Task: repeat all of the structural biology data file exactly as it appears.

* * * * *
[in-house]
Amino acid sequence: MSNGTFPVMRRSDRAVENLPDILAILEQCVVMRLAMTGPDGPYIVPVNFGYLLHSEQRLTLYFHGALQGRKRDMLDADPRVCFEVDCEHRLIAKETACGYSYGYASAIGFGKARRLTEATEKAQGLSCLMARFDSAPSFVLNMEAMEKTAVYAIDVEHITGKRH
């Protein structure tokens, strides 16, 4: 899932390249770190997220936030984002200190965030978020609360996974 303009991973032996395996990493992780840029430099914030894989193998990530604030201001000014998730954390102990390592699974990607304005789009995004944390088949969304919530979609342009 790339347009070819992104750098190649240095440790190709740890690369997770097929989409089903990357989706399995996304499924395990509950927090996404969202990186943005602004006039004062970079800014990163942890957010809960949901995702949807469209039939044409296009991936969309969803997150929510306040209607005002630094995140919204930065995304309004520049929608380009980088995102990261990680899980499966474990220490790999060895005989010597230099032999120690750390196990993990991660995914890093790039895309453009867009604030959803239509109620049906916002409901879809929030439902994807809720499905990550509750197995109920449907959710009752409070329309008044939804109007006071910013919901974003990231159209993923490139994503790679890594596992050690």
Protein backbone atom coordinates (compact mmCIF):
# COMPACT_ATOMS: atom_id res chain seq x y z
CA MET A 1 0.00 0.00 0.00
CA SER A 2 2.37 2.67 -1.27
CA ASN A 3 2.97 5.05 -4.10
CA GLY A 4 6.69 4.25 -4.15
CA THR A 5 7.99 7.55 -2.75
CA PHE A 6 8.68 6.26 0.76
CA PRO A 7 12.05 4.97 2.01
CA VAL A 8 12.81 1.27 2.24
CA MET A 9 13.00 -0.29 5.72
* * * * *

[in-house]
Amino acid sequence: MSNGTFPVMRRSDRAVENLPDILAILEQCVVMRLAMTGPDGPYIVPVNFGYLLHSEQRLTLYFHGALQGRKRDMLDADPRVCFEVDCEHRLIAKETACGYSYGYASAIGFGKARRLTEATEKAQGLSCLMARFDSAPSFVLNMEAMEKTAVYAIDVEHITGKRH
């Protein structure tokens, strides 16, 4: 899932390249770190997220936030984002200190965030978020609360996974 303009991973032996395996990493992780840029430099914030894989193998990530604030201001000014998730954390102990390592699974990607304005789009995004944390088949969304919530979609342009 790339347009070819992104750098190649240095440790190709740890690369997770097929989409089903990357989706399995996304499924395990509950927090996404969202990186943005602004006039004062970079800014990163942890957010809960949901995702949807469209039939044409296009991936969309969803997150929510306040209607005002630094995140919204930065995304309004520049929608380009980088995102990261990680899980499966474990220490790999060895005989010597230099032999120690750390196990993990991660995914890093790039895309453009867009604030959803239509109620049906916002409901879809929030439902994807809720499905990550509750197995109920449907959710009752409070329309008044939804109007006071910013919901974003990231159209993923490139994503790679890594596992050690």
Protein backbone atom coordinates (compact mmCIF):
# COMPACT_ATOMS: atom_id res chain seq x y z
CA MET A 1 0.00 0.00 0.00
CA SER A 2 2.37 2.67 -1.27
CA ASN A 3 2.97 5.05 -4.10
CA GLY A 4 6.69 4.25 -4.15
CA THR A 5 7.99 7.55 -2.75
CA PHE A 6 8.68 6.26 0.76
CA PRO A 7 12.05 4.97 2.01
CA VAL A 8 12.81 1.27 2.24
CA MET A 9 13.00 -0.29 5.72